Okay, I know it seems depressing to be thinking about death at the start of the new year. But trust me, Defending Your Life is not a depressing film. Defending Your Life is a film about moving forward by taking the risks necessary to do so.
The film is written and directed by Albert Brooks, who also co-stars along with Meryl Streep. The film hoovers in the genres of sci-fi/fantasy and romantic comedy. The premise of the film is that there is a processing center people go to after death where it is determined whether they get to move forward in their development or whether they have to go back to earth to keep trying to overcome all their shortcomings. There is a life review which is very much like a trial with two counselors and two presiding judges, played by Lillian Lehman and George Wallace.
The protagonist, Daniel Miller a kind of average Joe nebbish, played by Brooks, has just died on his birthday in an accident with a bus while singing a Streisand tune. It's hard to imagine a more humiliating or wasteful death. Let this be a warning to those of us who mess with distractions while we're driving. Happily, we are spared the blood and guts of the scene when the movie cuts to judgment city bustling with newly dead arrivals being pushed along in wheelchairs. Judgment City looks a bit like Disneyland. Everything is clean and efficient. All the dead are placid, even downright cheerful. The residents who run Judgement City dress neatly in plain clothing while the dead wear caftans called tupas. But the best thing about Judgment city is that the dead can eat all they want and have no physical effect. Everything is fast and delicious too.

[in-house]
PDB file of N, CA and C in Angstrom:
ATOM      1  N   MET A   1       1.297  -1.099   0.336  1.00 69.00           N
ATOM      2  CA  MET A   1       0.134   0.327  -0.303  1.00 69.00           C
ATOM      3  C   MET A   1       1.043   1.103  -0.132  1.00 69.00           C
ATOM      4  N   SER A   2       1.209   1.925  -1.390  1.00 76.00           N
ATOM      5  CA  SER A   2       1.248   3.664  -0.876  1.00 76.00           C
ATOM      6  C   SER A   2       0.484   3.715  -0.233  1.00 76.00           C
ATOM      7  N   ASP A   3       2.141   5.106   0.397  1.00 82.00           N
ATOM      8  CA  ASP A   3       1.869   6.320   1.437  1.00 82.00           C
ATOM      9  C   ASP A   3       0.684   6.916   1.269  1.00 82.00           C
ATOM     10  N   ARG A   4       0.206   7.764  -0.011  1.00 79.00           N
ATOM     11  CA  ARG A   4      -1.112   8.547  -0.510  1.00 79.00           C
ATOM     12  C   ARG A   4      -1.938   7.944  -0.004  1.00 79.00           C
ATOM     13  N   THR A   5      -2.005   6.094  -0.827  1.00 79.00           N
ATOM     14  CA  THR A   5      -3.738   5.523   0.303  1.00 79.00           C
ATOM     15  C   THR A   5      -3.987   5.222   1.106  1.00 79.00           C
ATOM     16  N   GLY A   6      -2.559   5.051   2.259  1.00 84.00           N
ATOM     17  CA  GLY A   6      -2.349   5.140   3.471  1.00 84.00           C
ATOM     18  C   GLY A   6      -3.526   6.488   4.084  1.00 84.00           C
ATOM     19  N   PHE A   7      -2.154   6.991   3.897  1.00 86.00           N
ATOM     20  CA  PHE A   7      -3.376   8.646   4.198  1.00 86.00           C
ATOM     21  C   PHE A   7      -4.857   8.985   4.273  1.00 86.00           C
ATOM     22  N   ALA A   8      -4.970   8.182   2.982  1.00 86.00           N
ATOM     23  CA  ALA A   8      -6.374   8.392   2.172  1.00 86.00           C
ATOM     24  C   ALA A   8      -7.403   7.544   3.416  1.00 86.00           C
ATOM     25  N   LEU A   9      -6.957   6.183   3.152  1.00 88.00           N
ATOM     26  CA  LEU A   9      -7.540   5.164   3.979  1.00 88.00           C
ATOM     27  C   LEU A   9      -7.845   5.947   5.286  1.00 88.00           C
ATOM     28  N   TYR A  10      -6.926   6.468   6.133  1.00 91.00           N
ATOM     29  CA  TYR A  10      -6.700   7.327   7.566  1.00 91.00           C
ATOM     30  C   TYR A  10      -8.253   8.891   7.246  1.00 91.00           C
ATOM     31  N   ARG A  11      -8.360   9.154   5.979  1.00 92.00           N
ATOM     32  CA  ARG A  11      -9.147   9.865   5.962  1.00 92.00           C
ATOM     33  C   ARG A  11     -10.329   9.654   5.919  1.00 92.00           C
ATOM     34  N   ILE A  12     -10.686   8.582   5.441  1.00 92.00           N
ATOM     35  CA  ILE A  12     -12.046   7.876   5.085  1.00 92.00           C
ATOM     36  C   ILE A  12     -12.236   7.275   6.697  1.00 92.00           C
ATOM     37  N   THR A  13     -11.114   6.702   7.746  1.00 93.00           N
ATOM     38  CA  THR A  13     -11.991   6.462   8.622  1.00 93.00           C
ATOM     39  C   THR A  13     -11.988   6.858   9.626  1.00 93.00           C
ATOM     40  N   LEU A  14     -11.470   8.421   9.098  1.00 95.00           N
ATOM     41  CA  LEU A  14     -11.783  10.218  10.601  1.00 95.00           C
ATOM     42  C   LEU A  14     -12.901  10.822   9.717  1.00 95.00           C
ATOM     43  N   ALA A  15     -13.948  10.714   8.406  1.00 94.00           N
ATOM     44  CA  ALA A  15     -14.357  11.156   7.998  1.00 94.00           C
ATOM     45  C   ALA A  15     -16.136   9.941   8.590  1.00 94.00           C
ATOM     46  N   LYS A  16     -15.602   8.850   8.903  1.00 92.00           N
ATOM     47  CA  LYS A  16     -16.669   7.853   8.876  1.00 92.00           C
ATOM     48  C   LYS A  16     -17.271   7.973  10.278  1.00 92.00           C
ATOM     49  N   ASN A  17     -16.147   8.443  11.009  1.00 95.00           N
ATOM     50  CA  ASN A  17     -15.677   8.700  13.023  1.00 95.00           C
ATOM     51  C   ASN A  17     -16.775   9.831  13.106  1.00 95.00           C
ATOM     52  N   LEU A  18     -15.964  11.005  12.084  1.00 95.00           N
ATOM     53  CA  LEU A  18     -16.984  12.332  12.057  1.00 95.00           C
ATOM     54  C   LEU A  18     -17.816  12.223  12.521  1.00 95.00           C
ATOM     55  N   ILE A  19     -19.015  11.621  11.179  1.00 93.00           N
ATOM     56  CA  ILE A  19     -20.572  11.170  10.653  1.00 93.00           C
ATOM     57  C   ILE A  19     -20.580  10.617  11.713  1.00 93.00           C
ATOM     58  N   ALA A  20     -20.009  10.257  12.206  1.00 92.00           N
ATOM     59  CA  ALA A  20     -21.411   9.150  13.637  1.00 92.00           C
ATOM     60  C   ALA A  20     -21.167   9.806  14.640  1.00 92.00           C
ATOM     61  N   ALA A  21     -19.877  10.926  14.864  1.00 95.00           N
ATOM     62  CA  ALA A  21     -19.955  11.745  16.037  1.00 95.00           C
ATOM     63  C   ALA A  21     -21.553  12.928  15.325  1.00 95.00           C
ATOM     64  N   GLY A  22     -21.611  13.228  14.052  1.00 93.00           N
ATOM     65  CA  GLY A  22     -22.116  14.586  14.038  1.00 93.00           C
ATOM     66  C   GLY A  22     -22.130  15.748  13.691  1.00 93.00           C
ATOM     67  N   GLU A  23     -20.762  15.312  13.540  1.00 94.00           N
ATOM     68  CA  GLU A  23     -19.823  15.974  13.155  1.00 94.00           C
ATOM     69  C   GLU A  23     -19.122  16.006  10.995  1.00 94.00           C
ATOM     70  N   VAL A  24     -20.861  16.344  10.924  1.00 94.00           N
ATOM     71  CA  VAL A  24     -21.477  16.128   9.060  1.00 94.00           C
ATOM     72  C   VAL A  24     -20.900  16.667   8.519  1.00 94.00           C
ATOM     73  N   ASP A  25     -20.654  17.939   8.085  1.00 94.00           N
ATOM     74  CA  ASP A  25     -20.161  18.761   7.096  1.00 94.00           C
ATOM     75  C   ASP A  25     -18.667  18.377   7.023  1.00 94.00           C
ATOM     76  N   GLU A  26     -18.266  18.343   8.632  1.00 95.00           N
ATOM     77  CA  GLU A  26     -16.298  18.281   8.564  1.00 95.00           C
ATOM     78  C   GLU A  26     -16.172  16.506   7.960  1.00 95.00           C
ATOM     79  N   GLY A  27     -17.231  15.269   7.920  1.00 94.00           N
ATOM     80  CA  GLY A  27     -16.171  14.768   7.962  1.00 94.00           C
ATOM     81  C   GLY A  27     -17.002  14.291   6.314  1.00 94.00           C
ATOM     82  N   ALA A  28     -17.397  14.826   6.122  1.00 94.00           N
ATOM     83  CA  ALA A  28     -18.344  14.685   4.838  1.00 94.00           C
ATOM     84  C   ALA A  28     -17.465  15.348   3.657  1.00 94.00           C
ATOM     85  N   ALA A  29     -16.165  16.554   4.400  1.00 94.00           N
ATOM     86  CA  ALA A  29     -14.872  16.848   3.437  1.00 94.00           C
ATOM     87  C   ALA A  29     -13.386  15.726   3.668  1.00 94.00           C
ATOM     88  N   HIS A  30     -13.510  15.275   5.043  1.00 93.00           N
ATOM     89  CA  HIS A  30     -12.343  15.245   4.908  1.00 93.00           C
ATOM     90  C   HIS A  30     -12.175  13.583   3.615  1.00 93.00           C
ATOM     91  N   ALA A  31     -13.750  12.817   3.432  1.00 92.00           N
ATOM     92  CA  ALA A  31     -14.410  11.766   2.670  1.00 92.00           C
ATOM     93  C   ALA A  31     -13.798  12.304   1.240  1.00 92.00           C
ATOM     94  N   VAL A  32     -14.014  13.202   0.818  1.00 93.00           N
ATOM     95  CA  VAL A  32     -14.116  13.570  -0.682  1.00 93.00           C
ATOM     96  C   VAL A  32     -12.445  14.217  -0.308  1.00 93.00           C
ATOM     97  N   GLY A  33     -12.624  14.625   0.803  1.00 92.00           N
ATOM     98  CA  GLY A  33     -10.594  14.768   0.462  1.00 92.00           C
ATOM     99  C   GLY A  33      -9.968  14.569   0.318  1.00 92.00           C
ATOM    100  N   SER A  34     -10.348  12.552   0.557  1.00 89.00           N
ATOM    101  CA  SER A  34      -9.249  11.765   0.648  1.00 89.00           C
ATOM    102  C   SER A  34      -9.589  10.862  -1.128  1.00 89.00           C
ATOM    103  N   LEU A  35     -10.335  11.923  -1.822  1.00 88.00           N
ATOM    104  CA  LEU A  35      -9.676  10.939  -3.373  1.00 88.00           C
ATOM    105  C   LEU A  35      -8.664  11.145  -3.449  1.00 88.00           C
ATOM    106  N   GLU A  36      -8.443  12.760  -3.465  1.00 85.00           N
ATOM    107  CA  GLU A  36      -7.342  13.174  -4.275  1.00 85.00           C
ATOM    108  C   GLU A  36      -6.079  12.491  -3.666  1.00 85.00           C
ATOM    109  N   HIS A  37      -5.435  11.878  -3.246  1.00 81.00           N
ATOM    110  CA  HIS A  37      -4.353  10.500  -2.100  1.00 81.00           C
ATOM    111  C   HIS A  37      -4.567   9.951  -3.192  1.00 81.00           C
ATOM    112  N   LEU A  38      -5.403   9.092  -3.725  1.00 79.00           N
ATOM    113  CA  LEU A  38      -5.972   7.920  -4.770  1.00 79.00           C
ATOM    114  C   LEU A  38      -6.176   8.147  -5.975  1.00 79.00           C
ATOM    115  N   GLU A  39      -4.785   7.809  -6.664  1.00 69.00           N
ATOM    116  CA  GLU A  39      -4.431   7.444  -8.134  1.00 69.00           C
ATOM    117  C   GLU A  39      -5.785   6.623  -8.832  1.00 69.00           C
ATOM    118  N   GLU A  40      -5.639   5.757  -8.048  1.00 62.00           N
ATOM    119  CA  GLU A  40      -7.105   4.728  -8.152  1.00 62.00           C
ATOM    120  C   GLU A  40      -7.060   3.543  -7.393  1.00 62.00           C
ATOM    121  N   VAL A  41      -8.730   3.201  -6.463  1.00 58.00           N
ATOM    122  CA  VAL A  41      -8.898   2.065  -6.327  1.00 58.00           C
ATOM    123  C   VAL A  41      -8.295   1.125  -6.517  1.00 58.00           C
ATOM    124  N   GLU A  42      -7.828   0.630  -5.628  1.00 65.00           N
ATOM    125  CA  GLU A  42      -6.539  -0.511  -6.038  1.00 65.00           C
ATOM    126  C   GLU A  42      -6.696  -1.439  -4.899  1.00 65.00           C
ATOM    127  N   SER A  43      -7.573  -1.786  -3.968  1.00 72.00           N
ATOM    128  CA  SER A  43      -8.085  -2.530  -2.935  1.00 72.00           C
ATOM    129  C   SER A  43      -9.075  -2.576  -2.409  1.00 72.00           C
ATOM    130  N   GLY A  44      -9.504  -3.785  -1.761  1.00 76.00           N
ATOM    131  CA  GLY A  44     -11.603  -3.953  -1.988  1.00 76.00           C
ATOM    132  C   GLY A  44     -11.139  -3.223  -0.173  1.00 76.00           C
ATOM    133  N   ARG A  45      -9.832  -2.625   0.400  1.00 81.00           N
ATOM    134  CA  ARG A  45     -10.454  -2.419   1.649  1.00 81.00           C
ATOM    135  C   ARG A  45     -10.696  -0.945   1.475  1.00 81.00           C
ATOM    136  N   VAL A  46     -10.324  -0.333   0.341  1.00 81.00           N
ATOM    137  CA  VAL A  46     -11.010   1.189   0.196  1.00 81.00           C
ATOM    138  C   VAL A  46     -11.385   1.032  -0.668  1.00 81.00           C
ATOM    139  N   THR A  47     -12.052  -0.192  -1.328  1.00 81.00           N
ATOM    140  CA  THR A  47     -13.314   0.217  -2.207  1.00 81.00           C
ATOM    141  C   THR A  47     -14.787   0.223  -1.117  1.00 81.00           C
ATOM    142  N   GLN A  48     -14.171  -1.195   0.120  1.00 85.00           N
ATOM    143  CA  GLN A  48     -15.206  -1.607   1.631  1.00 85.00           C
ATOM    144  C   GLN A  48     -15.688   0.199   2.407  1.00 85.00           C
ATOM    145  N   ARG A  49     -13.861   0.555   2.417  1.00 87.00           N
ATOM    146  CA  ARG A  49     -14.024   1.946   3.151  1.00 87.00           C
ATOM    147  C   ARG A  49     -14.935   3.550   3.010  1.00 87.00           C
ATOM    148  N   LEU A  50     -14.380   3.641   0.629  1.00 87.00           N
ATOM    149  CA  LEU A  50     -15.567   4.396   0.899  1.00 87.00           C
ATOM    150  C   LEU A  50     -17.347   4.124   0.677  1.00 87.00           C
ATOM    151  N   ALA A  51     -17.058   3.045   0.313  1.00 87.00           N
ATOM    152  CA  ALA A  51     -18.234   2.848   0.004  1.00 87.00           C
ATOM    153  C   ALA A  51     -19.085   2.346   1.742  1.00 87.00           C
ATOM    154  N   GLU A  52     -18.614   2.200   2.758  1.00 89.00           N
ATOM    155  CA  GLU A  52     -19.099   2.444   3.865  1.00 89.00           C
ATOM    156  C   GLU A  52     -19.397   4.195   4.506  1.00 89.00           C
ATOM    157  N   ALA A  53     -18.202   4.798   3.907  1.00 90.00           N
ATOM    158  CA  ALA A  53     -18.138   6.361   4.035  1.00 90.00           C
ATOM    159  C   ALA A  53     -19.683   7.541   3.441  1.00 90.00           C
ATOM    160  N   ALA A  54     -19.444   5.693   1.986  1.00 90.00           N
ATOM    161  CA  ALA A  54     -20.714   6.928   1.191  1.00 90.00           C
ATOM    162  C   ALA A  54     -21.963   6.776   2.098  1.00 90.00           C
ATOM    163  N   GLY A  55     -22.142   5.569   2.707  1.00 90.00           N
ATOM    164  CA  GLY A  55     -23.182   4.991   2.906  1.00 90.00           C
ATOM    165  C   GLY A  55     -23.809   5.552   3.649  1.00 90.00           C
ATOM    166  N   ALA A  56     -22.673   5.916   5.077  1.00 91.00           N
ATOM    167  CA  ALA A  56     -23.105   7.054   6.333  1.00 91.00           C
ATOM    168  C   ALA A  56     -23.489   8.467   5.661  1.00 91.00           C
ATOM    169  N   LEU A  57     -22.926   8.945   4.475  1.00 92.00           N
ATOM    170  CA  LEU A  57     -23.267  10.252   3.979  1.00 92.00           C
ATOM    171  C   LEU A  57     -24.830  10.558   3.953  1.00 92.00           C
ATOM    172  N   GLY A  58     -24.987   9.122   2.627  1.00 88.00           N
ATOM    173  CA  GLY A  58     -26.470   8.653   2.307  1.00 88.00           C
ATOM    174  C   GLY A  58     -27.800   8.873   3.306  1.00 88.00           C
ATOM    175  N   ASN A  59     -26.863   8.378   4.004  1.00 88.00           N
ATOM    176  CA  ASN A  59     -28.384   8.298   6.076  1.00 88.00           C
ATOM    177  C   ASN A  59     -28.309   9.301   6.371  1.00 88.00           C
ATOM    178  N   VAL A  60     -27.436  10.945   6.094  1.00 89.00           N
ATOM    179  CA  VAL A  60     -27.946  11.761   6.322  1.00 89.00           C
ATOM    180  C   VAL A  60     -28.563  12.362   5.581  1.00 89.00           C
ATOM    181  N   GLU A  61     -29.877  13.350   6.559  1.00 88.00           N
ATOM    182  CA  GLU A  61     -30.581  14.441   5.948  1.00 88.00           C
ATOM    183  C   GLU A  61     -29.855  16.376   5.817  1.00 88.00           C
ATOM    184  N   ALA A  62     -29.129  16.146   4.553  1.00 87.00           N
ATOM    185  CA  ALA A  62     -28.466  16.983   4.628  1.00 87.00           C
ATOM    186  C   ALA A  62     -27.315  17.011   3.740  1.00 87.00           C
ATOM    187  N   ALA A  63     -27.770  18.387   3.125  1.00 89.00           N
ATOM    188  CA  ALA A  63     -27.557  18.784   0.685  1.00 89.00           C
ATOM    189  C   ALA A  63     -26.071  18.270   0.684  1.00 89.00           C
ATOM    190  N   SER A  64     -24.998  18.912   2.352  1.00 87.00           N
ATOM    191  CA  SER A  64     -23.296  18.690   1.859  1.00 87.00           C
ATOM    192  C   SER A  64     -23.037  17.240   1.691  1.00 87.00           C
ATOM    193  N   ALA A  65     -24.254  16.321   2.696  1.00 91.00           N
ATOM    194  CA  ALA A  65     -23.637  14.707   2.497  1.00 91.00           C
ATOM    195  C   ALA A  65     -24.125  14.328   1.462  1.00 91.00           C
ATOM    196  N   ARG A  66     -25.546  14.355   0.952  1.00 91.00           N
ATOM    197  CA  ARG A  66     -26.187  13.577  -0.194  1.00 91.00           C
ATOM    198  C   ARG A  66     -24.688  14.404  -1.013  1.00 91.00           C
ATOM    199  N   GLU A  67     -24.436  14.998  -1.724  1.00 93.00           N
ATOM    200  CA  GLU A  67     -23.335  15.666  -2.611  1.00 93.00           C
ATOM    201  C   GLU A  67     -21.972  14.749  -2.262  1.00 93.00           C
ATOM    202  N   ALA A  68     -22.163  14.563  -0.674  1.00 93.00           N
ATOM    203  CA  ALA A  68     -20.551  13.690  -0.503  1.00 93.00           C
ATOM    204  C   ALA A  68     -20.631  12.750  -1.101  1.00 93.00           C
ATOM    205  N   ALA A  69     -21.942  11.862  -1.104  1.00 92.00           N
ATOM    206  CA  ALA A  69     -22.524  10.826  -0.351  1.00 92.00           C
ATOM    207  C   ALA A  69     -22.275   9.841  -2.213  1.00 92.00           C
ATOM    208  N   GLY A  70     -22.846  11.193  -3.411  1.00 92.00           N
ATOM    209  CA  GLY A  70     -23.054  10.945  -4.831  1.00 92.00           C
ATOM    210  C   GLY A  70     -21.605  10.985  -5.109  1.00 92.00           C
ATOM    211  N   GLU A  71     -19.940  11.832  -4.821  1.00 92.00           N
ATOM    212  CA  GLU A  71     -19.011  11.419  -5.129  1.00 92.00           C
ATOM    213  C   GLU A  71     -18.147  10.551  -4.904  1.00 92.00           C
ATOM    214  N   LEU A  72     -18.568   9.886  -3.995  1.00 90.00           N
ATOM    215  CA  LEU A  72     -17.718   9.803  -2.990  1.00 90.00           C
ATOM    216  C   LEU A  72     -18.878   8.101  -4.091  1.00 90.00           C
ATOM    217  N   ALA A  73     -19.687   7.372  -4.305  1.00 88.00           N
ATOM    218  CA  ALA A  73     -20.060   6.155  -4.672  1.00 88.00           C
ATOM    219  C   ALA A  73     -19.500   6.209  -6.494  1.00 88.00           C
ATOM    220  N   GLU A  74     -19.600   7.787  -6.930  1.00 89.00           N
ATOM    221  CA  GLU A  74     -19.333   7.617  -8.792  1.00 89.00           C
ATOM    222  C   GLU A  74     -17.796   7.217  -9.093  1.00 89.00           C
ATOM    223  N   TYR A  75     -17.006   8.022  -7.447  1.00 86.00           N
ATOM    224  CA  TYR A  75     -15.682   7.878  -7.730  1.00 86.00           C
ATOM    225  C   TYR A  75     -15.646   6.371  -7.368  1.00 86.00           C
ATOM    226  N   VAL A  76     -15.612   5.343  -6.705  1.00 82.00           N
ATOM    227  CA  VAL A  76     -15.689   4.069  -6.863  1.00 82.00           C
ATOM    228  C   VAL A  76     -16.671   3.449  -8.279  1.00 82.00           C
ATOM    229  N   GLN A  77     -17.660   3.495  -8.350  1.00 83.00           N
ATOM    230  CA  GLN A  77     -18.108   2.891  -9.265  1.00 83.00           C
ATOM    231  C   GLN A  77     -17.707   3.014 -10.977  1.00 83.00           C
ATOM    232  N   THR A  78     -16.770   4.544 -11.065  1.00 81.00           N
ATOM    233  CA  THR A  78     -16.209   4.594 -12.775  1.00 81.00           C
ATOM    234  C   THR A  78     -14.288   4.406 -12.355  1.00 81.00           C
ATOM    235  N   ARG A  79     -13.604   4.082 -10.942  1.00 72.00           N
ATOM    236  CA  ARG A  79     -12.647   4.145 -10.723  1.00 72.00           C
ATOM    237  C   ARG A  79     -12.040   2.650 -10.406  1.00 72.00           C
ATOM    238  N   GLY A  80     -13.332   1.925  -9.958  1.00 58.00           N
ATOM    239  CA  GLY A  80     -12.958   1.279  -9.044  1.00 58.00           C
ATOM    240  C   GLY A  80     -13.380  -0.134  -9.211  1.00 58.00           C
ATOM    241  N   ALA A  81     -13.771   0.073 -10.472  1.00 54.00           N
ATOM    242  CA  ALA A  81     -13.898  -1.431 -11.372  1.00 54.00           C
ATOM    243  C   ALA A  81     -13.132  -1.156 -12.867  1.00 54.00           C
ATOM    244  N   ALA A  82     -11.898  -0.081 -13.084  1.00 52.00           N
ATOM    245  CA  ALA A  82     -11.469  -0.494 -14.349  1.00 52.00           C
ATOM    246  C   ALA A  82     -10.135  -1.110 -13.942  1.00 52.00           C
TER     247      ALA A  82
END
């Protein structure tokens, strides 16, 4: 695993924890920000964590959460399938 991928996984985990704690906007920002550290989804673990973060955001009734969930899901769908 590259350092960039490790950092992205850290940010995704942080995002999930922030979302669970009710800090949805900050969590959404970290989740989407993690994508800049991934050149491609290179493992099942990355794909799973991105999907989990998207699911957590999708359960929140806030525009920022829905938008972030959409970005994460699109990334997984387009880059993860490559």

Brooks is very engaging as Daniel, who uses humor to deal with whatever situation life and death throw at him. He shows himself to be a kind person by listening to an older woman reminiscing about her dog. Daniel's counsel, played by Rip Torn, doesn't appear to be a tremendous help in Daniel's defense despite his big brain status using 48% of his capacity as compared to the 3-5% humans use. And his "prosecutor" played by Lee Grant, is apparently one of the toughest. As the case progresses, we are shown snippets from Daniel's life as evidence of whether he should or shouldn't move forward. The evidence the prosecutor put forward is Daniel's fear and misjudgements. Most of the life-review footage only serves to make Daniel much more sympathetic to us. His failings are our own.
There is some food for thought in the trial, but the true charm of the film is the developing relationship between Daniel and Julia. Julia, played by Steep, and Daniel meet in a comedy club where Daniel is much funnier than the comic on stage. Streep is breezy and light in the role. There's a humorous restaurant scene with her sucking up spaghetti not quite Lady and the Tramp.
This is a film to watch for smiles and enjoyment. It's hopeful in that it professes there is more than this one life, more to experience and understand. The plot demonstrates that it is never too late to grow and improve. I also love this film for the way it suggests one take a more gentle look at oneself.